Becoming King


20 November 2005: The Solemnity of Christ the King
Matthew 25, 31-36


At the end of the liturgical year, we affirm our belief that Christ is the King of our lives, and of the whole universe. It is not surprising that many of us have enthroned the image of the Sacred Heart or Christ the King in our homes. In the prayer of enthronement, the members of the household pledge their allegiance to Christ.

It is therefore appropriate for us to re-evaluate why we have enthroned Christ in our homes: How do we regard the image of Christ on the throne? Do we regard the image as a talisman to protect us from evil? Or like the Chinese, to bring us good luck and to ward off unfriendly spirits? Or like many Filipinos who put garlic outside their houses to shoo away the aswang? Or like the palm branches blessed on Palm Sunday to protect us from calamities? Do we actually think that the power is in the image?

On the other hand, should we see that no amount of holy water poured in the house or the number of statues in our homes will ever shoo away evil, except the power of our faith? All the images we have of Christ and of the saints are reminders of how we should be as Christians: just as Christ is King, so we too should practice our kingship--- lives patterned on the Kingship of Christ.

What then is Christ's kingship? We take the cue from Psalm 23, the responsorial psalm today. The image of the king in the Old Testament centers on the shepherd. The shepherd takes care of his flock. Every shepherd knows very well that the flock entrusted to his care is not owned by an individual but by the whole community. It is not surprising that when the lost sheep was found by the good shepherd, the whole community celebrated. For the shepherds, to keep a loving and watchful eye on the fold means to concretely serve the community. And because of the dedication of the shepherd, it has become the paradigm of Judeo-Christian leadership. Kingship is thus humble service; service in the name of the community and in the name of God to whom the community belongs.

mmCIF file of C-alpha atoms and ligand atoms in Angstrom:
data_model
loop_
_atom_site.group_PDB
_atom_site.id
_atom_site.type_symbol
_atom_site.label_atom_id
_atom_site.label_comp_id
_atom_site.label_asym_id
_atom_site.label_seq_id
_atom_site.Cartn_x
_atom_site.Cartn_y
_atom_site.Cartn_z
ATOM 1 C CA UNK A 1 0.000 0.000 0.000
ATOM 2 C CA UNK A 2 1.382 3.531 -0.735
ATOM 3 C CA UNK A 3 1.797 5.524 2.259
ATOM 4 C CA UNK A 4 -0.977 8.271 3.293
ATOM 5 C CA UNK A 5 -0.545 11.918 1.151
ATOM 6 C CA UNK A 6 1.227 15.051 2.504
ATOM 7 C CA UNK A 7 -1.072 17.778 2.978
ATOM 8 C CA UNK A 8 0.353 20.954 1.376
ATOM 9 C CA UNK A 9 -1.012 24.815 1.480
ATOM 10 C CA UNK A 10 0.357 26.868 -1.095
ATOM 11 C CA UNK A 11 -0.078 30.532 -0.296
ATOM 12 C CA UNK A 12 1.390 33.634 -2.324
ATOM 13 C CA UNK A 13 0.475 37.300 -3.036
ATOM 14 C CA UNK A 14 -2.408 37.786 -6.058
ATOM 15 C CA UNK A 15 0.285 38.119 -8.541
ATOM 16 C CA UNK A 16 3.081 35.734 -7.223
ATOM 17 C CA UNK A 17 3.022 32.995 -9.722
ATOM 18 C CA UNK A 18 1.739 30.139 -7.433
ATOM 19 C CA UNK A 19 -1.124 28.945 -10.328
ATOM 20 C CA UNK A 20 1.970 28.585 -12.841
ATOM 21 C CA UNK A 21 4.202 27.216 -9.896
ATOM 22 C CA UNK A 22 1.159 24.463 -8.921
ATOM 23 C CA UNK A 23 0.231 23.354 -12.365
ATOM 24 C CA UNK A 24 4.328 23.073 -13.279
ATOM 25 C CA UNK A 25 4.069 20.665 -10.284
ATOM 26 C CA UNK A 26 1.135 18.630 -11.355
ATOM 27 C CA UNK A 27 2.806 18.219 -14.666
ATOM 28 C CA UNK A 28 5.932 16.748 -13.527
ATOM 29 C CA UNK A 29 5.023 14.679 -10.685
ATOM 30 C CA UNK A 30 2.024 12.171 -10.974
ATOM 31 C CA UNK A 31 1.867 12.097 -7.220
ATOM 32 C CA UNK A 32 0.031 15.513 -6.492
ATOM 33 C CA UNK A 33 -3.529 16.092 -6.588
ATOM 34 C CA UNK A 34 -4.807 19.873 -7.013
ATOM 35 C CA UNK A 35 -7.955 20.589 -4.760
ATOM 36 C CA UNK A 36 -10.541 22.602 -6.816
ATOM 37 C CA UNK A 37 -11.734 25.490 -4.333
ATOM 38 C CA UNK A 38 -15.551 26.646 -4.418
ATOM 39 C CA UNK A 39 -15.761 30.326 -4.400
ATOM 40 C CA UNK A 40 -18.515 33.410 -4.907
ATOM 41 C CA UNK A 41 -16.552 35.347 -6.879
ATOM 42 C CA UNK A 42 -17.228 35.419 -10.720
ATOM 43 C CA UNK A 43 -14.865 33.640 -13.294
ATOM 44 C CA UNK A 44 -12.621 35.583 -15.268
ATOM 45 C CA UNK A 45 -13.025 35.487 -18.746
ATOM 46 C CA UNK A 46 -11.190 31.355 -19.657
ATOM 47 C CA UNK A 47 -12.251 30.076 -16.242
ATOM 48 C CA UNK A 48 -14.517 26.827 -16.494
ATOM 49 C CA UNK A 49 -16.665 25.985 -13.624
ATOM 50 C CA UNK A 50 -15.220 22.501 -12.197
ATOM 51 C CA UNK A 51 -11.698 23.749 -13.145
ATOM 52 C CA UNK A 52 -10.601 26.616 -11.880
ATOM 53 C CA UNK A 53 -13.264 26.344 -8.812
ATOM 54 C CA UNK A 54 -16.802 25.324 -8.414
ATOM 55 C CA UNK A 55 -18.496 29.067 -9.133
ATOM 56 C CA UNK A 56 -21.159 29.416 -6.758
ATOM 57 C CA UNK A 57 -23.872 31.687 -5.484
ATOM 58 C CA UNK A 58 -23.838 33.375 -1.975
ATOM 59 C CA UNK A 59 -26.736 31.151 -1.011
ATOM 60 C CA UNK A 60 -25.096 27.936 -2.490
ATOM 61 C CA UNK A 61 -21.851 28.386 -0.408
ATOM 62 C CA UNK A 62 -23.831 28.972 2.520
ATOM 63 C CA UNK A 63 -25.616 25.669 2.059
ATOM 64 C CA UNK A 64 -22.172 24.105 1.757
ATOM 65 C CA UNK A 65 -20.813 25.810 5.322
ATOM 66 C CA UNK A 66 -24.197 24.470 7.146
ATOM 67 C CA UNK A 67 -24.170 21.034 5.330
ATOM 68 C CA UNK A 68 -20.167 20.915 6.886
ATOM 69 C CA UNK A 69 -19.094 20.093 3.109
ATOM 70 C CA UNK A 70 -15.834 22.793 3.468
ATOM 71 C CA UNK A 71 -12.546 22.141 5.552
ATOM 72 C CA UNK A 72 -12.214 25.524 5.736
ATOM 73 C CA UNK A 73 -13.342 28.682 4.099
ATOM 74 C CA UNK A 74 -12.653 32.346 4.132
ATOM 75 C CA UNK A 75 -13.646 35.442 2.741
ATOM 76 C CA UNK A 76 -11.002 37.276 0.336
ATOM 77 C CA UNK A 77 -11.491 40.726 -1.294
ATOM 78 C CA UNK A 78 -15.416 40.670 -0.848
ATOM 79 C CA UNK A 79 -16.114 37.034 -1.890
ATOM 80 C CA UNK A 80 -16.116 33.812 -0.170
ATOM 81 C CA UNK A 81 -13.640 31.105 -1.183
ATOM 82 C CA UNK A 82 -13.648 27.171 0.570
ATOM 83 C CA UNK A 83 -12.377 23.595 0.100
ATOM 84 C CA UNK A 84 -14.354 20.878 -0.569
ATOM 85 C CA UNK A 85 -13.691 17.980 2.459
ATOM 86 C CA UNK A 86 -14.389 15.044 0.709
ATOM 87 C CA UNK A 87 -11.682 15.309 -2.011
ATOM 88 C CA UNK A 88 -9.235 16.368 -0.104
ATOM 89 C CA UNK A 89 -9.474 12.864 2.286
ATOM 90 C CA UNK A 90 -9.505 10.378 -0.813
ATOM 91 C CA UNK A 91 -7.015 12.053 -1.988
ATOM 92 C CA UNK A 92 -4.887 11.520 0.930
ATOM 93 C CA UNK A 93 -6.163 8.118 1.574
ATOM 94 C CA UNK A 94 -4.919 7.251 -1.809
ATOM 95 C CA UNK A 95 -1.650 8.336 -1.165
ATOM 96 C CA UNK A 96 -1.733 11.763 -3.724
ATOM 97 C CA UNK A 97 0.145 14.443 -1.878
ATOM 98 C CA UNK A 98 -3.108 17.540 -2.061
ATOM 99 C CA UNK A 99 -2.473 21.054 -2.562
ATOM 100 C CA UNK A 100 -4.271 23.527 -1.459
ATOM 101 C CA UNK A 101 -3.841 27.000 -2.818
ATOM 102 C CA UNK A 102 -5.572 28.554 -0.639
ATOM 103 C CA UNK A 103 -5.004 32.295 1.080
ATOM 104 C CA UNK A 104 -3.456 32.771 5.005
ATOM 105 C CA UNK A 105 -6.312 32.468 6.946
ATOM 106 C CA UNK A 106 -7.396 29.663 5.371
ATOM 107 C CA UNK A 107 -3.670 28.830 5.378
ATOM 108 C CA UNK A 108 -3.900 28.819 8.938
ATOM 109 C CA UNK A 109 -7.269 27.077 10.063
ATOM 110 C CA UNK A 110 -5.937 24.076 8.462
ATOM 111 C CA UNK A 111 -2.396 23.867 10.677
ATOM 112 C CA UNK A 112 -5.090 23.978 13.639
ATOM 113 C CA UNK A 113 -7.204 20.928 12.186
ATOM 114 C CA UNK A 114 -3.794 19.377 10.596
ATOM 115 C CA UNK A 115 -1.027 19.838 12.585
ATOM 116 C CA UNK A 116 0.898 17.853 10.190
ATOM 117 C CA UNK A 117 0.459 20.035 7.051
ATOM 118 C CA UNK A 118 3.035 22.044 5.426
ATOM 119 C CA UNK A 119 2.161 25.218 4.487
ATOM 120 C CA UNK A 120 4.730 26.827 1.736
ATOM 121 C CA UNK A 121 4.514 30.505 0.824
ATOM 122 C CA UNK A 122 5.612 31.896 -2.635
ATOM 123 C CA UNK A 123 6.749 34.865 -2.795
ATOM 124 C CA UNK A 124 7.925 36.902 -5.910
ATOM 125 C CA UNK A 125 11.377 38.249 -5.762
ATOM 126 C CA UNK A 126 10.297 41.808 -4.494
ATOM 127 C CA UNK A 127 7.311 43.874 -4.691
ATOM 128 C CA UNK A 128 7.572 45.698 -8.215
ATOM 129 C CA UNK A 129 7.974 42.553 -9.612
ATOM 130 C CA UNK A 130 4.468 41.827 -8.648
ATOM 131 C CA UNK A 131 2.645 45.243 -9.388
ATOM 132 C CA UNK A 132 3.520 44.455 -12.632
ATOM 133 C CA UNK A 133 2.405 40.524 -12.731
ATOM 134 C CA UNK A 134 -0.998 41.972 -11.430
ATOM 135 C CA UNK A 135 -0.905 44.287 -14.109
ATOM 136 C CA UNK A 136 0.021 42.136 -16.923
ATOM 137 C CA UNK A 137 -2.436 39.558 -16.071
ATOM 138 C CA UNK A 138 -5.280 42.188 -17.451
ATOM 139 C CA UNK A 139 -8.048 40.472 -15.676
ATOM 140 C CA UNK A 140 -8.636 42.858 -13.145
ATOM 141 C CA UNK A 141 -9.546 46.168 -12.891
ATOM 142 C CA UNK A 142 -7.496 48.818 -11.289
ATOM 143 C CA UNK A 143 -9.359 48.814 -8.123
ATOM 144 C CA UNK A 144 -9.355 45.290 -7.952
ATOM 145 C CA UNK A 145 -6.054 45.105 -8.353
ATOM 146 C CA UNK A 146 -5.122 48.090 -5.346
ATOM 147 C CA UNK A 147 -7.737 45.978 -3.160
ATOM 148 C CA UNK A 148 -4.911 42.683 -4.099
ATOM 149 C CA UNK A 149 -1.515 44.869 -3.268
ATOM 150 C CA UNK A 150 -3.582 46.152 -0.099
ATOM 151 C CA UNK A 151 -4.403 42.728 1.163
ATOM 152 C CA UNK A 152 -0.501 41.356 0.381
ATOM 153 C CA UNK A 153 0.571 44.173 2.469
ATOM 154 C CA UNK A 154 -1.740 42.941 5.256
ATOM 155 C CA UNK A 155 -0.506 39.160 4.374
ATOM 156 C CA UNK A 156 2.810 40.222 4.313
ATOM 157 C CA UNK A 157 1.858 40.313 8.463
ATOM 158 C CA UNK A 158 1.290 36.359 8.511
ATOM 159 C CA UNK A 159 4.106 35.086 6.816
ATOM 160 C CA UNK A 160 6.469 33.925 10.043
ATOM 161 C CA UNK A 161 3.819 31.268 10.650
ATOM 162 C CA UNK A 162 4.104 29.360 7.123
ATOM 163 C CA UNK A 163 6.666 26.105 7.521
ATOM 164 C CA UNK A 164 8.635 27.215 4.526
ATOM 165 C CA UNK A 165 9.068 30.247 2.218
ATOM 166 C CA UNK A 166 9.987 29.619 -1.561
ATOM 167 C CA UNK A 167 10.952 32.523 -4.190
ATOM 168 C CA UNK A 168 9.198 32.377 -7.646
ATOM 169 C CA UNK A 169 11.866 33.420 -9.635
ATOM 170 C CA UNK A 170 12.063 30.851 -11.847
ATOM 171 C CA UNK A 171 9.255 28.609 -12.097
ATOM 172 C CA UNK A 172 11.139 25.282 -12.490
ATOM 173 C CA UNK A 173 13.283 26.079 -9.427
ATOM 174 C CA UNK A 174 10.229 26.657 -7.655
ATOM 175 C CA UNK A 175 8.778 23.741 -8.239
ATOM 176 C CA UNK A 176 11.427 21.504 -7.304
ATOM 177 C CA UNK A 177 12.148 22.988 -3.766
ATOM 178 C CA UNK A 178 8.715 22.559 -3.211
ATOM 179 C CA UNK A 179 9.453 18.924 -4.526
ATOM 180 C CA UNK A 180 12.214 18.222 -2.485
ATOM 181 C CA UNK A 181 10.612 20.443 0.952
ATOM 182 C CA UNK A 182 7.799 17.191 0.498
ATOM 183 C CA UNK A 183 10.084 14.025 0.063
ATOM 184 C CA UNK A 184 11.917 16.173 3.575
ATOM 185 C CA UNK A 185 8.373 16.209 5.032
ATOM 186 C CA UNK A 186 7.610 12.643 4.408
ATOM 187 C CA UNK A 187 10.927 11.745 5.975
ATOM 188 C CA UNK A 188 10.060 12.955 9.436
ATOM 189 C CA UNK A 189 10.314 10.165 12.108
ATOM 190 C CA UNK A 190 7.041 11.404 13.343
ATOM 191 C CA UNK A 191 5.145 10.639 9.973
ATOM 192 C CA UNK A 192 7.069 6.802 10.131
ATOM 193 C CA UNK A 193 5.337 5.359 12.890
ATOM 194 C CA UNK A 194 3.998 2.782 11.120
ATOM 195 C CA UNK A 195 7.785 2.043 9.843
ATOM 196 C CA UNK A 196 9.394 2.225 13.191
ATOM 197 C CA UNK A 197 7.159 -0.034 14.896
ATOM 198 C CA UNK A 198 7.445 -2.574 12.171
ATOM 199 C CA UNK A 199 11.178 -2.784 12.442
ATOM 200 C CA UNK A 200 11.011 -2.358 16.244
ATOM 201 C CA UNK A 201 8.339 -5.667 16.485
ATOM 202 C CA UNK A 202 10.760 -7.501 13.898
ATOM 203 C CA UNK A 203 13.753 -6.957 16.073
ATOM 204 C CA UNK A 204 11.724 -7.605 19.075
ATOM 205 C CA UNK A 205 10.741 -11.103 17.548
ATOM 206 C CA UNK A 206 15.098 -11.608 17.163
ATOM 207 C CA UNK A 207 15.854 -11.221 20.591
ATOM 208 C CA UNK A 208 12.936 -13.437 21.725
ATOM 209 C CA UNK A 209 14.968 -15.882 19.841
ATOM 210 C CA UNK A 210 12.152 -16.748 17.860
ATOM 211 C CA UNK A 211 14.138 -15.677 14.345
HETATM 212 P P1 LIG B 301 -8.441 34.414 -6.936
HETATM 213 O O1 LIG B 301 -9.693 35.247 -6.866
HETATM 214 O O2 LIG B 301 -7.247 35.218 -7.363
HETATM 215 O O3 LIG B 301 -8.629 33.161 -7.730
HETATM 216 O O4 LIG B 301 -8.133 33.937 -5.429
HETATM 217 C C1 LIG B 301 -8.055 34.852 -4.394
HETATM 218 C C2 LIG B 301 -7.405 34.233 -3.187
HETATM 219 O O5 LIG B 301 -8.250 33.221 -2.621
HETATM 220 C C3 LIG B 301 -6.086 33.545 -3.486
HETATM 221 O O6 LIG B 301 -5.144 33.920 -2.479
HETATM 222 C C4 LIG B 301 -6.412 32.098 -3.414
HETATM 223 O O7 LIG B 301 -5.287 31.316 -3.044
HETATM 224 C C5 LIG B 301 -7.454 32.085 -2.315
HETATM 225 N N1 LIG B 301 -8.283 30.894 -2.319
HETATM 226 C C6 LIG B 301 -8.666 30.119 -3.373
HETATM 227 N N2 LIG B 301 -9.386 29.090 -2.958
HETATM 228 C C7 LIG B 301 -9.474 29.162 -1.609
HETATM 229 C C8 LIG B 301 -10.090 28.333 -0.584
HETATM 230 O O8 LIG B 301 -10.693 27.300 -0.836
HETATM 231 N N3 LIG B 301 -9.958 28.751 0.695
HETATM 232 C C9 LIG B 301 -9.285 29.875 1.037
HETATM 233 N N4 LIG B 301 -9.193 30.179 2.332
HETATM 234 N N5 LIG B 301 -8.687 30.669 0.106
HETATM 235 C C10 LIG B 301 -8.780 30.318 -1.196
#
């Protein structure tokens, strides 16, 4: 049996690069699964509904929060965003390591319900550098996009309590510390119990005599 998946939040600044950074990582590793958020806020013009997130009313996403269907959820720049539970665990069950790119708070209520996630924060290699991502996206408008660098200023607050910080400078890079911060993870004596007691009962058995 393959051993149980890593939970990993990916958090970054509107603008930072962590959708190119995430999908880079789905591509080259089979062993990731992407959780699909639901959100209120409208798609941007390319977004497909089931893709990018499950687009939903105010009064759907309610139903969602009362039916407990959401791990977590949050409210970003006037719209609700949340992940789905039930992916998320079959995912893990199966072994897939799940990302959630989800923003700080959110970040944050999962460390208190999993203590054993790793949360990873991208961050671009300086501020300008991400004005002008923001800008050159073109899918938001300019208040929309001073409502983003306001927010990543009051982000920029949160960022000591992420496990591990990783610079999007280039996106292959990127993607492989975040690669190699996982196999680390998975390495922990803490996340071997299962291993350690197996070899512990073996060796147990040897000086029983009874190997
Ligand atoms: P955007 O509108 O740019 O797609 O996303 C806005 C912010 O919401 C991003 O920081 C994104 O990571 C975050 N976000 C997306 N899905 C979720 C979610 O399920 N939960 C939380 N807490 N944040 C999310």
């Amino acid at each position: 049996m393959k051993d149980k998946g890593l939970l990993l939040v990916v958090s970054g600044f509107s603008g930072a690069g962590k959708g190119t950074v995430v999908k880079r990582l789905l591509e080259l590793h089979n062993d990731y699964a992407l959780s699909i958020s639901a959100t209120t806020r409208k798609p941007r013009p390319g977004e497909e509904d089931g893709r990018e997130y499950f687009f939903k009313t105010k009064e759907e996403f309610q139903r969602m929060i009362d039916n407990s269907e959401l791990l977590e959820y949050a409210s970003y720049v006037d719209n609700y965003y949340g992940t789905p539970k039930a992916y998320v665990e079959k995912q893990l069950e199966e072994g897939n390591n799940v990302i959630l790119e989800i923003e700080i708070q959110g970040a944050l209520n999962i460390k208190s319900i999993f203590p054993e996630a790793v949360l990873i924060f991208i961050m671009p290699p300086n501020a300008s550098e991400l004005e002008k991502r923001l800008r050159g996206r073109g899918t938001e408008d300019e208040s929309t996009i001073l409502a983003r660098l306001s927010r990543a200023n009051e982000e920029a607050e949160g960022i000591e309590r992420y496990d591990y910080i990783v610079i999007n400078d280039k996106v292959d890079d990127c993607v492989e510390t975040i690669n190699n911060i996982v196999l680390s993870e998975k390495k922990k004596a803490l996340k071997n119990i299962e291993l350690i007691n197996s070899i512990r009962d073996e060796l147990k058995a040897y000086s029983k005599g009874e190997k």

How do we practice our kingship? Matthew's Gospel illustrates this by the literary form called repetition: if a phrase or sentence in scripture is repeated, it is therefore important. The Gospel repeats 4x the following in different manners: "when I was hungry, you gave me food; when I was thirsty, you have me drink; when I was a stranger, you welcomed me; when I was naked, you clothed me; when I was sick and in prison, you visited me." One observes that these works are ordinary duties: things which our parents do every day but hardly gets noticed. Many termed this as the sacrament of the ordinary: that the best service we do are not the one-time, big-time medical missions, outreach programs, fund-raising for the poor with the photo shoot and media coverage, but the daily tasks done quietly and regularly. Karl Rahner SJ, a Jesuit theologian and philosopher once said that the promotion of the Kingdom of God is not through our achievements, titles or status, but by hidden works, by unobtrusive service.

St. Ignatius, the founder of the Jesuits, teaches us to add one more thing: the magis, the more, the little extra in the little service. Thus, when we cook, we cook excellently; when we wash our dishes, we wash it excellently; when we clean our rooms, we clean it excellently; when we study, we study excellently; when we attend mass, we participate excellently; when we watch a movie, we enjoy it excellently, especially with those whom we love.

In other words, the little things we do to each other illustrate the depth of our faith in Christ our King. If we see Christ in each person, then excellent service will come naturally. Les Miserables further affirms this truth to us: to love another person is to see the face of Christ. We have indeed seen Christ our King: all we need is a new vision, and a renewed spirit.

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